China in general is respecting IP more than ever, especially as China companies are increasingly developing their own IP; there are new China intellectual property laws providing better protections for intellectual property and global tech companies; the courts are getting better at China intellectual property enforcement; and the pool of attractive China partners is expanding — many publicly listed overseas and or with globally trusted investors and boards.

Still, you need to be smart and need an integrated, comprehensive IP protection strategy that fits your unique situation. So what are some of the strategies for protecting your IP? Here’s some practical ideas:

Do the basic legal things — register your patents, trademarks, and copyrights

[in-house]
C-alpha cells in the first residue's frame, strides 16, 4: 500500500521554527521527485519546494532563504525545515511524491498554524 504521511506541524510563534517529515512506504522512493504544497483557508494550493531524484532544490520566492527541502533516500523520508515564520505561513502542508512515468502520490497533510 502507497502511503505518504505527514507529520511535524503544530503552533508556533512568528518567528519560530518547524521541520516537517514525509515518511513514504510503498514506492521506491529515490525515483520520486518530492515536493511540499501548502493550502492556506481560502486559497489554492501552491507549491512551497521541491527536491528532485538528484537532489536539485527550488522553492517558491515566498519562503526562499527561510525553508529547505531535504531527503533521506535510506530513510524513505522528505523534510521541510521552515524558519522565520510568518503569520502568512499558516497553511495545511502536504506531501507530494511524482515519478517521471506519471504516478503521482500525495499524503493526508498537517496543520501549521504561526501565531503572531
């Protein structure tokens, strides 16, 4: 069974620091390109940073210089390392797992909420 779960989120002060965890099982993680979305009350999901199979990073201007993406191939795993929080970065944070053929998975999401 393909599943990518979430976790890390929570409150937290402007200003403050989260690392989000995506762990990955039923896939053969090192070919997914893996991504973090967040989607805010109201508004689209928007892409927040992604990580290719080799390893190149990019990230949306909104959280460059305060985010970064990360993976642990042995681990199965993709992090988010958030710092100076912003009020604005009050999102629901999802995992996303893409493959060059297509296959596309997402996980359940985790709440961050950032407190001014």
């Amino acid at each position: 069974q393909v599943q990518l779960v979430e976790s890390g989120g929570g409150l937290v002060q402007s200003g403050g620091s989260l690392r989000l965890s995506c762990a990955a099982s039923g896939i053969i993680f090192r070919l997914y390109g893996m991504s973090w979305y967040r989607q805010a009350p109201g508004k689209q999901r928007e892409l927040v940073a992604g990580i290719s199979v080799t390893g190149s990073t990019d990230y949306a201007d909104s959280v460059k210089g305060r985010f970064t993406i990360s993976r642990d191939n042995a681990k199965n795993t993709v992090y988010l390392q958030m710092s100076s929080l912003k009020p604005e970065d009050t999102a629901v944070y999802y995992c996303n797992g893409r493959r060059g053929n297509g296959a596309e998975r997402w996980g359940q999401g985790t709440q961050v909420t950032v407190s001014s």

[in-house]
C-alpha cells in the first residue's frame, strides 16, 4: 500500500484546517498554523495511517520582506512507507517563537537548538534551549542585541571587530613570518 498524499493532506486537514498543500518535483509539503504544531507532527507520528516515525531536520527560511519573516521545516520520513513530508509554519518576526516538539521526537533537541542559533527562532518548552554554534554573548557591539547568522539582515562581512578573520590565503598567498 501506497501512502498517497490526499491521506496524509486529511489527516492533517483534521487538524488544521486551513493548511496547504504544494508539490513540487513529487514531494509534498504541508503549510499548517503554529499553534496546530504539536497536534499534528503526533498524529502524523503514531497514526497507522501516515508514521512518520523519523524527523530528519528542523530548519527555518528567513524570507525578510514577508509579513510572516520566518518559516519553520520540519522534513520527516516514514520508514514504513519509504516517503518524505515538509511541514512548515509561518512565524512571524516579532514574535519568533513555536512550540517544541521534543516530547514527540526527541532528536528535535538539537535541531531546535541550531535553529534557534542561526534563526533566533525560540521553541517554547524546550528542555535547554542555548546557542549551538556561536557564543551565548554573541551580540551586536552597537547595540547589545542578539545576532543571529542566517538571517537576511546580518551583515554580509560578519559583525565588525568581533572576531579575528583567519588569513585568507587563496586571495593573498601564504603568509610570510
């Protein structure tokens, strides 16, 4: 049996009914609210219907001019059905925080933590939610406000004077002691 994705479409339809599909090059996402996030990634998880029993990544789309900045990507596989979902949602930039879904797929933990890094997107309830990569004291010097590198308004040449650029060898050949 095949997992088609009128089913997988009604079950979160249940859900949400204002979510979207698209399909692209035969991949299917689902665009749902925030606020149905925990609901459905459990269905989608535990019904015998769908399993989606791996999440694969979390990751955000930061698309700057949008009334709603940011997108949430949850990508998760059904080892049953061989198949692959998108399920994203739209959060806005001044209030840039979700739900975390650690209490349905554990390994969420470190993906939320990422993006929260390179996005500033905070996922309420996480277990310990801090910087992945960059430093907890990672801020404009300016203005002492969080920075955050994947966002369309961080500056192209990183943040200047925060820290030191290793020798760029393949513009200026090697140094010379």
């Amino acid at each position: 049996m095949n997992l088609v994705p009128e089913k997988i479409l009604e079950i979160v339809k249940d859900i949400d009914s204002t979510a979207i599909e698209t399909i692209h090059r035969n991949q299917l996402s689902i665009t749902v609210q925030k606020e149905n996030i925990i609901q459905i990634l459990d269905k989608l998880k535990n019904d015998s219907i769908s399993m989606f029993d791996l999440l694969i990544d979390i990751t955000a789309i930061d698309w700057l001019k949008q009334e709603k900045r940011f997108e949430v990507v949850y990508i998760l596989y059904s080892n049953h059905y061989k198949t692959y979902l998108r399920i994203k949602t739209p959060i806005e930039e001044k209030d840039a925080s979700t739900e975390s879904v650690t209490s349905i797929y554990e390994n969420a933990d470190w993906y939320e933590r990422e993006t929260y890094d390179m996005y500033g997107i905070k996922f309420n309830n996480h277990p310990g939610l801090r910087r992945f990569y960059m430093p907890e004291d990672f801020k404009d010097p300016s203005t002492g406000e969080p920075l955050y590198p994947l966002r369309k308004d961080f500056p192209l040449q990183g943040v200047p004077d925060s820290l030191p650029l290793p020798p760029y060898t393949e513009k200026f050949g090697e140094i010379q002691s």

Register your patents, trademarks, and copyrights in China. If there is ever an issue this could help later. Do it early in your China development process. If you don’t register your patents, trademarks, and copyrights in China, you won’t have any formal IP protection.

Use all possible technical measures to secure your China intellectual property

We’ve seen companies come into China with software that could be simply copied. Do whatever you can to protect your China intellectual property technically. Provide code that is obfuscated instead of source code. Require a revocable license key for software to run, have it be cloud based/SaaS, Don’t share everything with your partner/JV (i.e. maybe withhold key elements and provide as needed). Compartmentalize critical IP elements and processes and strategically limit access.

The key is partner selection and partner engagement

From our experience the best strategy to protect your IP in China is selecting and managing the right partners. If foreign tech companies lose IP in China, they typically lose it to unscrupulous (often smaller) companies that they have limited engagement with.